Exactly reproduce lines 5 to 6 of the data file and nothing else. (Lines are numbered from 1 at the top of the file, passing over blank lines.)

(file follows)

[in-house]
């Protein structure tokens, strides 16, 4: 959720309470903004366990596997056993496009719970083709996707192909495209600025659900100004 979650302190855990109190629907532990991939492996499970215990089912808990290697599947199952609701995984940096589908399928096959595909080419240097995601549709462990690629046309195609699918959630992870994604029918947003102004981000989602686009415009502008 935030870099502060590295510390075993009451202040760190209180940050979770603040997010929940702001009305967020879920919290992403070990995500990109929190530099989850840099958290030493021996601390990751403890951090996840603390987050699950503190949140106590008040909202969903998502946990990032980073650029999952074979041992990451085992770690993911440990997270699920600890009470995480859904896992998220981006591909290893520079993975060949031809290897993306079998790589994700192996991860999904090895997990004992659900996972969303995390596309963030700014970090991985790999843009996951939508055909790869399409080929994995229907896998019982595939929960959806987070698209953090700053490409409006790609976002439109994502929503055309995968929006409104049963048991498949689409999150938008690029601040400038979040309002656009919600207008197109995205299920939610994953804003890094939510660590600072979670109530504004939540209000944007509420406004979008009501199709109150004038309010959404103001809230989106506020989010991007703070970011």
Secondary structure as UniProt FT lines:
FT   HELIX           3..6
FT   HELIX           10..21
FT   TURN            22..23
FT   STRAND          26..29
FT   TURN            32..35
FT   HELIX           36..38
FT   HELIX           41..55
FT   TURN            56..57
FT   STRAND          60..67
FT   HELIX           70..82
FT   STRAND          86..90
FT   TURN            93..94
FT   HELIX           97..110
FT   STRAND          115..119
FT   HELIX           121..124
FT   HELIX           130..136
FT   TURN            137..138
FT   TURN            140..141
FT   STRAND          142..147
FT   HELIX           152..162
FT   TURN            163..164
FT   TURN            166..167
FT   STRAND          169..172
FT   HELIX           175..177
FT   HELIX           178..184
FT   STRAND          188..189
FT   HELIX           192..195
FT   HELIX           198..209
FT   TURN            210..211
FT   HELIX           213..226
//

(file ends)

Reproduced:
FT   HELIX           10..21
FT   TURN            22..23